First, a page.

In order to develop quality of life at work, it is essential to measure the feelings of your teams. You must be able to know their sources of stress, satisfaction, well-being, etc.
This is where the well-being at work questionnaire comes into play. It places employees at the centre of the company’s QWL approach. It is they who, through their answers, will steer and direct the QWL policy. This makes it possible to limit inappropriate QWL actions. Actions that would in fact be ineffective.
The main purpose of the well-being at work questionnaire is therefore to orient and guide the rest of the company’s QWL approach.
How to construct an effective questionnaire on well-being at work?
A workplace well-being questionnaire is a survey of employees to assess their working conditions, their level of engagement, and their general level of well-being. The aim is to identify what engages your employees and what makes them happy. Or, on the contrary, to identify the sources of their malaise and disengagement, so that they can be corrected.
Who should be assessed and in what format?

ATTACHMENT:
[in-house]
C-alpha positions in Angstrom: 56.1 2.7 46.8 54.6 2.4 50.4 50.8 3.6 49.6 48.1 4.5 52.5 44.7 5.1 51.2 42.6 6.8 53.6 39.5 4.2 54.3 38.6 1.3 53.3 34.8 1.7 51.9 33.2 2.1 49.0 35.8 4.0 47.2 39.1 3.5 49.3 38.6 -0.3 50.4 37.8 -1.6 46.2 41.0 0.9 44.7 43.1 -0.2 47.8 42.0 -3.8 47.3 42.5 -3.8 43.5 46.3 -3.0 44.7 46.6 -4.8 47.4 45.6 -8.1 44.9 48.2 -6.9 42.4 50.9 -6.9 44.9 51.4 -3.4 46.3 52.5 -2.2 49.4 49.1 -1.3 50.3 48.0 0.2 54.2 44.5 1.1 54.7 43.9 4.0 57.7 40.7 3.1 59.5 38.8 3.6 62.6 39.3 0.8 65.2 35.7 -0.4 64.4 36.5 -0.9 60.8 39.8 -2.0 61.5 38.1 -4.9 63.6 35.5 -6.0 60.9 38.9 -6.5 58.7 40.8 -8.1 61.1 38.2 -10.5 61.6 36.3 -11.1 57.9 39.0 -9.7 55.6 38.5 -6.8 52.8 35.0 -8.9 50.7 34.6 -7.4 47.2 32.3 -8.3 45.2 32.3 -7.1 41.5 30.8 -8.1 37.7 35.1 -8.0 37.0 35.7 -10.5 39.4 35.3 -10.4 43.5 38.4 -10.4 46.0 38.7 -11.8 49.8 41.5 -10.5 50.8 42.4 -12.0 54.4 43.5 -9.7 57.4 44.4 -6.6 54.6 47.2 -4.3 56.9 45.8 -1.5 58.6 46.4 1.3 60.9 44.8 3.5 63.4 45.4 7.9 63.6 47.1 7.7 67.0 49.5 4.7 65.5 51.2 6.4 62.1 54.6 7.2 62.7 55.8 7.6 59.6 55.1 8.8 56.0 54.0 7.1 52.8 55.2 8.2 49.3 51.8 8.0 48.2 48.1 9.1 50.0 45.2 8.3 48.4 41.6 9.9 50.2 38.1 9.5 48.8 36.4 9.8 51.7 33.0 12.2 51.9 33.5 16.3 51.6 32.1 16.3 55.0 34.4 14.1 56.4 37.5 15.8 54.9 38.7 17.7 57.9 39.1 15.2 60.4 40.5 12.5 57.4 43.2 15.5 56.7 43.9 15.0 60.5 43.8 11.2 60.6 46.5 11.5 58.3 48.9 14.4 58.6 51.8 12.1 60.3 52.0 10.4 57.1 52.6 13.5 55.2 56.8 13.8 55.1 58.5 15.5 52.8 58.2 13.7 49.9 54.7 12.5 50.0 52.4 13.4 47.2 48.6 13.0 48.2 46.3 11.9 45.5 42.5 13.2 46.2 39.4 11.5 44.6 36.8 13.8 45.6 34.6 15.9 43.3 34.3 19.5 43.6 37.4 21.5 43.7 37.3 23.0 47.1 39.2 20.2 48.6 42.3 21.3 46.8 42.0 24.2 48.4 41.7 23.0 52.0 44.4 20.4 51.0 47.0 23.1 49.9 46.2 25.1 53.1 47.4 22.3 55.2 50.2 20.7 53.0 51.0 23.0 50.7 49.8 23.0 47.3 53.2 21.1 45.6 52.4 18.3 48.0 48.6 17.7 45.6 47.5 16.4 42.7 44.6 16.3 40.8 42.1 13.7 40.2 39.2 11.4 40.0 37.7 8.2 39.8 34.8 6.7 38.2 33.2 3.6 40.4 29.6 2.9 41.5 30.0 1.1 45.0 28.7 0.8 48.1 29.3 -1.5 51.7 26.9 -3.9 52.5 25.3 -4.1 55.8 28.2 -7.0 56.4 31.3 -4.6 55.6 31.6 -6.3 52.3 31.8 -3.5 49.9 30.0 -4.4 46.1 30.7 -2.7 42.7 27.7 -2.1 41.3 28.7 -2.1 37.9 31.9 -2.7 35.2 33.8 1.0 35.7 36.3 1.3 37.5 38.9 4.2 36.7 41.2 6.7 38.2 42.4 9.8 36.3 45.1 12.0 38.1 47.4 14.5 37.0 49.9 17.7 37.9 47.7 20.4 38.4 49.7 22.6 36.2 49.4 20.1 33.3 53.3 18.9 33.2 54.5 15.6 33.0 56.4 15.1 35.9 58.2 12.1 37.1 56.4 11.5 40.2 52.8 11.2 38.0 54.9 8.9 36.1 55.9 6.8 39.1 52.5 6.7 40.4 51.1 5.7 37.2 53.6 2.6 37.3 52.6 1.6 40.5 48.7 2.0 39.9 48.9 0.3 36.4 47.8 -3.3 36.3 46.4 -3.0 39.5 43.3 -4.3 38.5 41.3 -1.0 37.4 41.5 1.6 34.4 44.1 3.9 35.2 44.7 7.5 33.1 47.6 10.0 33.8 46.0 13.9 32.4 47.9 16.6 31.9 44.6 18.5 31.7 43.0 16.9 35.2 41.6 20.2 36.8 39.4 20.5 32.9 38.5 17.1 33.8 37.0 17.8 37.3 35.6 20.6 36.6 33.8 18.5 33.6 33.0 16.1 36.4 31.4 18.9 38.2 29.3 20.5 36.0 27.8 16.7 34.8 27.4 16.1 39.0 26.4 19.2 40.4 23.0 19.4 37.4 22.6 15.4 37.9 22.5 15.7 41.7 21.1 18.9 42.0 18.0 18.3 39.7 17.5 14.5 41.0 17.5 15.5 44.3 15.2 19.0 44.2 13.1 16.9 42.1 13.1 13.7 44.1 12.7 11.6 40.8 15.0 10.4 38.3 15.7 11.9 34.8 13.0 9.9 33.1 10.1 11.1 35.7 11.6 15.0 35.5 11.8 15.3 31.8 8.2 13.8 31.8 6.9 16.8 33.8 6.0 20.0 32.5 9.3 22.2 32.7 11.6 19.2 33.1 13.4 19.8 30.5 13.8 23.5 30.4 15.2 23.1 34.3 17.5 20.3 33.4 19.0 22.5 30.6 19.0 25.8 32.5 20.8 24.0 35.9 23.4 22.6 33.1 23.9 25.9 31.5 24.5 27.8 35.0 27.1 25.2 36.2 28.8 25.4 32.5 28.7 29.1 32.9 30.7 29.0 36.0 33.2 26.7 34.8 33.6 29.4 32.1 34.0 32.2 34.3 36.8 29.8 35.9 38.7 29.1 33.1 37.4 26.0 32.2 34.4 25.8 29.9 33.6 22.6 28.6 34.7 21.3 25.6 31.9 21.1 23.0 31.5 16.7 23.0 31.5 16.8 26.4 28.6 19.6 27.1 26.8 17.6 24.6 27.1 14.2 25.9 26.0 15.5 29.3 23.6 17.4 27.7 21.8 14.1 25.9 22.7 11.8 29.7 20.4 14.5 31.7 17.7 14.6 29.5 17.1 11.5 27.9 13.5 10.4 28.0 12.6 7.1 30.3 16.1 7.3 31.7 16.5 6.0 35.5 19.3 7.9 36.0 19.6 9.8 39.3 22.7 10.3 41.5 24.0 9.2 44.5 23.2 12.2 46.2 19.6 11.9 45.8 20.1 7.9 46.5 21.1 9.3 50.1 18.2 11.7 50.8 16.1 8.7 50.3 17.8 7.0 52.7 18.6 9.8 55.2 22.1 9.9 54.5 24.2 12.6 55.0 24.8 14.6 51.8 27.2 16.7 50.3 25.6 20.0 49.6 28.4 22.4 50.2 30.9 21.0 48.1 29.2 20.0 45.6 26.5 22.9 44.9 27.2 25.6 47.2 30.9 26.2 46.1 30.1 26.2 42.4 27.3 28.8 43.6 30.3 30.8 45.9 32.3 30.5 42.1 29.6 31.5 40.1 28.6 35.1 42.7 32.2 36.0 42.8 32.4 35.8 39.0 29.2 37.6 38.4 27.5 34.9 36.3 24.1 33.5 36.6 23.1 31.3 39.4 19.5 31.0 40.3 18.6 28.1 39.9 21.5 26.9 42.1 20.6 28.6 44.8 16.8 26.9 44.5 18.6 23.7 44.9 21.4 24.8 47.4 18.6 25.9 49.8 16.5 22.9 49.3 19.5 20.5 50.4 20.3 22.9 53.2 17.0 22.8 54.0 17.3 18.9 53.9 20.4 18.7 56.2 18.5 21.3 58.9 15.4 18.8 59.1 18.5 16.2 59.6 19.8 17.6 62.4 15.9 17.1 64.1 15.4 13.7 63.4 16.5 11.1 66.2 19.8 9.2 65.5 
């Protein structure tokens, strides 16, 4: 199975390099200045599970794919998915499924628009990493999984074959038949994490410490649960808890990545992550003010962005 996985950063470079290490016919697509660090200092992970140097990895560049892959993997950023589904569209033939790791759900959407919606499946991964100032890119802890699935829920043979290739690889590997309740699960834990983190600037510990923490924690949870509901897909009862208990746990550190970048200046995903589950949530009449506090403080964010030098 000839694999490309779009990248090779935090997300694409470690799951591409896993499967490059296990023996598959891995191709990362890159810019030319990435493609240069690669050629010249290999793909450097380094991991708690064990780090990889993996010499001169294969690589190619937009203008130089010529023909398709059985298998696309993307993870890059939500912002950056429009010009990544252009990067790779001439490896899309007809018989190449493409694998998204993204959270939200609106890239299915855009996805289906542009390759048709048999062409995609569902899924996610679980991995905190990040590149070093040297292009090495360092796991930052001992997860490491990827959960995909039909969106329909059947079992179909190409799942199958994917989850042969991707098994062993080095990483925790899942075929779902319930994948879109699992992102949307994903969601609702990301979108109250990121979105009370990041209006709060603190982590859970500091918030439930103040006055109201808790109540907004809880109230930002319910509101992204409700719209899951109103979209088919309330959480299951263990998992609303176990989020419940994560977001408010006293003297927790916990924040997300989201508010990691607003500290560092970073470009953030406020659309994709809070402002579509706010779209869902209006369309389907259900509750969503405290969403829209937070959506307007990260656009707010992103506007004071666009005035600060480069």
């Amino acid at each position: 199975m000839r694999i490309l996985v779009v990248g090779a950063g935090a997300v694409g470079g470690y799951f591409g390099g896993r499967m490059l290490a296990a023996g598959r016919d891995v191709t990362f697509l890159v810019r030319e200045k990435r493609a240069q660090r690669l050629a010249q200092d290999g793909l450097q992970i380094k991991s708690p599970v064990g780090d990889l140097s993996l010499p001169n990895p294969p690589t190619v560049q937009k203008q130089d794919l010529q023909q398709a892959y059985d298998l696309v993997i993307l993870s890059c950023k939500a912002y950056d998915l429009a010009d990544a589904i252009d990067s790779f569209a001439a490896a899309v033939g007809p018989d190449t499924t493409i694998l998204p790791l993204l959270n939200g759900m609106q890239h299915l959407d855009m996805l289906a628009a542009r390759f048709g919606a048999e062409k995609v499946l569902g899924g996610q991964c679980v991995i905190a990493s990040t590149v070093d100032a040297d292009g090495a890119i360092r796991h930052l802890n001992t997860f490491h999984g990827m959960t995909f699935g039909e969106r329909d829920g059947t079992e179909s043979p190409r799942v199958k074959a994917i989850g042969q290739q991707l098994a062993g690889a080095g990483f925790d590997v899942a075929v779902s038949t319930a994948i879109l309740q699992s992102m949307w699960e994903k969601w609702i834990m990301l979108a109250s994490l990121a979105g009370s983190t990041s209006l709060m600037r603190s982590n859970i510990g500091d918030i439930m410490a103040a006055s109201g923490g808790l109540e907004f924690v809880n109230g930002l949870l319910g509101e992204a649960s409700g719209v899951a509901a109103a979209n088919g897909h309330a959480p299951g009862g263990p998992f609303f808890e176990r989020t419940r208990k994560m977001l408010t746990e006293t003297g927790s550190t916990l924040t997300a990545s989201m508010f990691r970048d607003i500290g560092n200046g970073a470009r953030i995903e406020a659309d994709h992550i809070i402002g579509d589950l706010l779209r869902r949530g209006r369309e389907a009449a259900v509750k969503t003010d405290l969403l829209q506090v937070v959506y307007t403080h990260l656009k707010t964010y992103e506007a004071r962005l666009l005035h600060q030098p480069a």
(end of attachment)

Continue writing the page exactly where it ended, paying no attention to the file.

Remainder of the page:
Setting up a questionnaire on well-being at work is the first step in a QWL approach. As a reminder, the latter is a strategic and global company project. You must therefore evaluate all the employees in your company. No one should be left out. Top management, managers, employees, etc. Everyone must be able to give their opinion.
There are many QWL tools available to assess the well-being of your employees:
- The eNPS: Indicator for measuring the professional commitment of employees in a company. It takes the form of a single question. Would you recommend someone you know to work in your company? Ideally, it should be assessed every month.
- QWL surveys: Quality of working life barometers measure the QWL of employees. They can be weekly, monthly or quarterly. QWL surveys make it possible to analyse changes in employee satisfaction over time.